The level of nonfarm payroll employment was revised downward by 507,000 jobs. Job gains for 2018 and 2019 were 2.3 and 2.1 million jobs respectively, 365,000 and 12,000 lower than prior estimates.
Industries were impacted differently. Combined 2018-2019 job gains for leisure/hospitality, retail and professional and business services employment had the largest downward revisions (by 157,000, 149,000, and 146,000 jobs respectively). Transportation and financial services combined 2018-2019 job gains had the largest upward revisions, by 116,000 and 77,000 jobs respectively. Combined 2018-2019 warehouse job gains were revised downward by 8,300 jobs.
Despite the nominal size of the revision, on a relative basis, it represented a -0.3% change to the level of nonfarm employment. The 10-year historical average revision is +/-0.1%.
Given that the preliminary revisions (released in August 2019) suggested employment could be downgraded by 500,000 jobs, Chairman Powell stated that a weaker-than-reported labor market was among the Federal Open Market Committee’s considerations when it voted to ease its target rate in 2019. Other reasons were a weaker global economy and downside risks associated with the trade war.
The revision does not impact estimates of the unemployment rate, which was reported at 3.6%. By most measures, the labor market remains very healthy and tight.
- The unemployment rate remains near a 50-year low, and job gains (even after the revision) are sufficient to absorb new entrants to the labor market. This means that attraction and retention of talent will remain a key challenge for occupiers across most industries.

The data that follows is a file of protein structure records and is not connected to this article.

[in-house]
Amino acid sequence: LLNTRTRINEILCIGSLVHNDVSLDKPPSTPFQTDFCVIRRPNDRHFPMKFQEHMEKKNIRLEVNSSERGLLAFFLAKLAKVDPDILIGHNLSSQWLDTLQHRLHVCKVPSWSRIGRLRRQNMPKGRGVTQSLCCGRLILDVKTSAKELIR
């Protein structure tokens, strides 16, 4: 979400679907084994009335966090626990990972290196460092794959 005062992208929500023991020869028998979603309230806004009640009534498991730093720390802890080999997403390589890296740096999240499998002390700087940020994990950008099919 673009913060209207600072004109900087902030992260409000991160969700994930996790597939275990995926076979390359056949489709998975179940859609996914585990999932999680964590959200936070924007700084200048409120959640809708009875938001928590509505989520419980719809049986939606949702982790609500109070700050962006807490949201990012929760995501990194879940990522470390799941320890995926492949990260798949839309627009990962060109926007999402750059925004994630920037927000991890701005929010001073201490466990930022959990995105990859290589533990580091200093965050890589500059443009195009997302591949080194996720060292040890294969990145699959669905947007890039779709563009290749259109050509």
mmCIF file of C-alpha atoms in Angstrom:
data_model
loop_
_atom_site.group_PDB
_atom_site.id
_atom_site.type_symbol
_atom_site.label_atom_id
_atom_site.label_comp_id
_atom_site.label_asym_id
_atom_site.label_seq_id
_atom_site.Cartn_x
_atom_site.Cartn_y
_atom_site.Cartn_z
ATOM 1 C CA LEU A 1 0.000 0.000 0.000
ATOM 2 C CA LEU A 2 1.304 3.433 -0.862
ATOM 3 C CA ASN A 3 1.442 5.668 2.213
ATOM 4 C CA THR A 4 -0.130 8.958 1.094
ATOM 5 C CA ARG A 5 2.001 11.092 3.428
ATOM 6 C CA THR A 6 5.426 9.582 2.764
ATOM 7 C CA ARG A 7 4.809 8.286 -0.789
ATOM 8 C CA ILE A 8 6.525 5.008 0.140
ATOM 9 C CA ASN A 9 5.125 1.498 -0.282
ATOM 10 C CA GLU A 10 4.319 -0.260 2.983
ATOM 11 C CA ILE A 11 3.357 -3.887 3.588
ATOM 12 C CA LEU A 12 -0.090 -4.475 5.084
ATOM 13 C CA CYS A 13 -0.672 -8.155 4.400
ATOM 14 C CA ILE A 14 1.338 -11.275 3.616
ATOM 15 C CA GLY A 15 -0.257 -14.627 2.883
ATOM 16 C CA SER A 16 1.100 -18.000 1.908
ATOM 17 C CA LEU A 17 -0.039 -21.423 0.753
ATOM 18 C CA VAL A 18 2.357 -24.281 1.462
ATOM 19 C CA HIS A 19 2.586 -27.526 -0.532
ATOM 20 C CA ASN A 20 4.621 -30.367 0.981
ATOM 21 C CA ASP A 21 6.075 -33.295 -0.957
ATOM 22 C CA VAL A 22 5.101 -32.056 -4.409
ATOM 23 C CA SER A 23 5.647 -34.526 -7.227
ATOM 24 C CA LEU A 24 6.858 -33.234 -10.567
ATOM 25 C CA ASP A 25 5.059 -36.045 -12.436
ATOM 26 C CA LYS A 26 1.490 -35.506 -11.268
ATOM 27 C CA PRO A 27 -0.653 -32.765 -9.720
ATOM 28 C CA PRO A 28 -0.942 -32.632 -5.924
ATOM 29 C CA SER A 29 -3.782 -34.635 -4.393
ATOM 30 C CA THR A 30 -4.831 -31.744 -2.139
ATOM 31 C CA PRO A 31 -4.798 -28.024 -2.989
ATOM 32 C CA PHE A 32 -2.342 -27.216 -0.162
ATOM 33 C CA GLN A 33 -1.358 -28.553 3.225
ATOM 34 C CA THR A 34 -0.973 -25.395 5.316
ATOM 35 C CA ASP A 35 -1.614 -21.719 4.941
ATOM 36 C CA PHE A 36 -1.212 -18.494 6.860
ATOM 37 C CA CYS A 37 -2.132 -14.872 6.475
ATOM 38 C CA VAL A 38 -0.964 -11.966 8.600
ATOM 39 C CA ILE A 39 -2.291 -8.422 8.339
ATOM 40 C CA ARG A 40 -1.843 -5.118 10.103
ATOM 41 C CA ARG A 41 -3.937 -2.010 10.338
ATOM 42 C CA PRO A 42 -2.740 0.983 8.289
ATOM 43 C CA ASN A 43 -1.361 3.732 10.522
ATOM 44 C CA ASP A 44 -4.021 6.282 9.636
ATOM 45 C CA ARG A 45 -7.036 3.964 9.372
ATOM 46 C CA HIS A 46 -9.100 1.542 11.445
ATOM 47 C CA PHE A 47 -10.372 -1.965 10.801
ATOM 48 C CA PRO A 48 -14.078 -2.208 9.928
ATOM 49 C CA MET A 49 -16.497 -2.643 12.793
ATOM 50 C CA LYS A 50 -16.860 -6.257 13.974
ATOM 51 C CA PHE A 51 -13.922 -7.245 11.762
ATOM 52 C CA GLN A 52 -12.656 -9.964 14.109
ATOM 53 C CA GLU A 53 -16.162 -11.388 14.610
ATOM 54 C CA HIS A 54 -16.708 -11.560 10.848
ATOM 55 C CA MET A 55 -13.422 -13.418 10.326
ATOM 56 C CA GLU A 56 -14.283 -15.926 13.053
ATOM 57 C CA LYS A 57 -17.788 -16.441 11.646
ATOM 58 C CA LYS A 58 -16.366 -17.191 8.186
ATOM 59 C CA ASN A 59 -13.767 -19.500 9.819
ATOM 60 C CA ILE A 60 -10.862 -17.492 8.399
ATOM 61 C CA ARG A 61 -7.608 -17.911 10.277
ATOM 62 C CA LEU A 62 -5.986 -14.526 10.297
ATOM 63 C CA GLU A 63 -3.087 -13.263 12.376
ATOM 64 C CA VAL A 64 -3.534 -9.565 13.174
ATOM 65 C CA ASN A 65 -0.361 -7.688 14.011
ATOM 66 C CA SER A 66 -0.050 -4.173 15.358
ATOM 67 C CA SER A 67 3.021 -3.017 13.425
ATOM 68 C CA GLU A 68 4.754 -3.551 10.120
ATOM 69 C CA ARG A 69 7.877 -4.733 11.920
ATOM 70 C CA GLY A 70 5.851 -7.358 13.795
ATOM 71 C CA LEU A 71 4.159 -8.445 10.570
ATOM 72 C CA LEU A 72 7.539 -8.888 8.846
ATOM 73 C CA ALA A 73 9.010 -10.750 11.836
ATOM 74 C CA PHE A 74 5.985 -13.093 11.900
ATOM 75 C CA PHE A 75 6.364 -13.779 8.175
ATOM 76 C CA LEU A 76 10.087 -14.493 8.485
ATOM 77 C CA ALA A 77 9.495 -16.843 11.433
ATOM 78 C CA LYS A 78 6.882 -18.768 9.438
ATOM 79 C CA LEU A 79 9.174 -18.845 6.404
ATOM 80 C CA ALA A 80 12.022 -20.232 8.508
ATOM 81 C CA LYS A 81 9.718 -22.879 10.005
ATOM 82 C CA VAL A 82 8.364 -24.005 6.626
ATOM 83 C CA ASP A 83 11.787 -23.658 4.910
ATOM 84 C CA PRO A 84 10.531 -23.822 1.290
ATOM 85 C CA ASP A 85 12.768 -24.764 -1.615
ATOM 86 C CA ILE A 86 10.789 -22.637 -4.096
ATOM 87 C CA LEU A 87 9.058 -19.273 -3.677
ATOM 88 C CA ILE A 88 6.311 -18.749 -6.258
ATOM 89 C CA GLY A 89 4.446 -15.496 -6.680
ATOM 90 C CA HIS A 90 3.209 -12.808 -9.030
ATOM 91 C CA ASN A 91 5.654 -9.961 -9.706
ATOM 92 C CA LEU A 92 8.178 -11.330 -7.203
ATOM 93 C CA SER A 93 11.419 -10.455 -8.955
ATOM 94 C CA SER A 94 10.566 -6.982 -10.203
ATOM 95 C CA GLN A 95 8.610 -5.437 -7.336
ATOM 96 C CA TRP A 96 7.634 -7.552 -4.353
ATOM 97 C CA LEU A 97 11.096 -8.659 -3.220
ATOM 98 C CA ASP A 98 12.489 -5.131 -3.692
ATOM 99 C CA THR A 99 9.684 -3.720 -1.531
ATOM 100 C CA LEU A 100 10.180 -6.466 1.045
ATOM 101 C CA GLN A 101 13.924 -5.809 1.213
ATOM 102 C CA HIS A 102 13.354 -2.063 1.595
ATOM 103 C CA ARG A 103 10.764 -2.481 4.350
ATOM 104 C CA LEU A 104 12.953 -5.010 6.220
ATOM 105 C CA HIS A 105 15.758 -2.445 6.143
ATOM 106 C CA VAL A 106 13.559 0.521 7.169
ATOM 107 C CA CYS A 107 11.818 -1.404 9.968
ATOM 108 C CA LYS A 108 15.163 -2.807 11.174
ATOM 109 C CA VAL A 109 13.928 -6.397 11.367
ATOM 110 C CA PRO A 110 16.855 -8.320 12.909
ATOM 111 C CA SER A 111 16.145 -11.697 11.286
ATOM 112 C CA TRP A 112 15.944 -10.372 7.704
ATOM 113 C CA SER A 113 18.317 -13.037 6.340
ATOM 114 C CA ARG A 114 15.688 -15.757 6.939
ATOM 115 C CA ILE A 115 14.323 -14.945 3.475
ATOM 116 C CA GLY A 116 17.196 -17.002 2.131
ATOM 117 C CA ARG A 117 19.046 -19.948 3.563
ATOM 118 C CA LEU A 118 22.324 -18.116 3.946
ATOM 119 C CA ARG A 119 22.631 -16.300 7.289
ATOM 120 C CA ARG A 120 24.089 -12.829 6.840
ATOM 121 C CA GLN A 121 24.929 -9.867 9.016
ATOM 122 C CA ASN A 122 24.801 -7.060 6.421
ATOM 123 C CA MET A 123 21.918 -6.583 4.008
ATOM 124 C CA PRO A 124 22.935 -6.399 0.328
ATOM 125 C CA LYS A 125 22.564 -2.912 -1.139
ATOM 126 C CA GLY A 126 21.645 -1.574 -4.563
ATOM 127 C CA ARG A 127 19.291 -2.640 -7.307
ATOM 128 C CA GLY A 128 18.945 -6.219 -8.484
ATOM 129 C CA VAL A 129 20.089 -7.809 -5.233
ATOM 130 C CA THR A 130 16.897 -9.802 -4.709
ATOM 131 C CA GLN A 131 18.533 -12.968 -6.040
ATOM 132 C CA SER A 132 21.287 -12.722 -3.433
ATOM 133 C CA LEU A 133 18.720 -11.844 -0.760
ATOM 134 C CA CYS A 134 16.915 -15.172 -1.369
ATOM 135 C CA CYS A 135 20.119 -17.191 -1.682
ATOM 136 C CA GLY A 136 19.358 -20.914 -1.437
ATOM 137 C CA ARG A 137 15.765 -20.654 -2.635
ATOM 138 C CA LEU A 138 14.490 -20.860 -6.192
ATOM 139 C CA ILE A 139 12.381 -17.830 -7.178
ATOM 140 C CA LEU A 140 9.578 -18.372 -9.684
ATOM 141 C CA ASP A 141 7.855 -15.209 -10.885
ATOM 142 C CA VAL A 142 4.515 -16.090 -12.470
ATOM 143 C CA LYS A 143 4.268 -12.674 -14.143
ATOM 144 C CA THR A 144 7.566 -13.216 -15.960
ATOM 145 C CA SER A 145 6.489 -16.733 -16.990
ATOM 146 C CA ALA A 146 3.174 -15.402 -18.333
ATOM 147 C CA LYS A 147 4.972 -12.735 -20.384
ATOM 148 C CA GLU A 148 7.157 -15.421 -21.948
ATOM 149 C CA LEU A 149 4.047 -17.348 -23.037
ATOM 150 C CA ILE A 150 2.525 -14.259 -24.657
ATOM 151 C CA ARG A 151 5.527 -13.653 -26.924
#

- With the downgrade to professional and business services job gains largely offset by upward revision to information and financial services job gains, office-using employment was essentially unchanged. The level and rate of office absorption (per new office job added) also appears unchanged in hindsight.
- Retail employment has been falling for three years as many companies right-size their real estate holdings, and the pace of job losses was revised to be more severe than prior estimates suggested. While competition for talent will be fierce for most industries, retail may be spared this particular challenge in the near-term.
- Even accounting for the net upward revision to overall industrial employment, trends in global industrial production and national shipment volumes have lowered its pace of growth. However, demand for industrial real estate remains very robust as structural forces buoy the sector.
- Despite an historically sizable downward revision to the level of nonfarm and select industry employment, the unemployment rate remains near a 50-year low point. Competition for talent will remain a challenge in 2020.
- Accommodative monetary policy is supportive of liquidity in CRE investment sales. However, combined with downside risks, less robust national fundamentals make asset-and market-specific analysis even more important.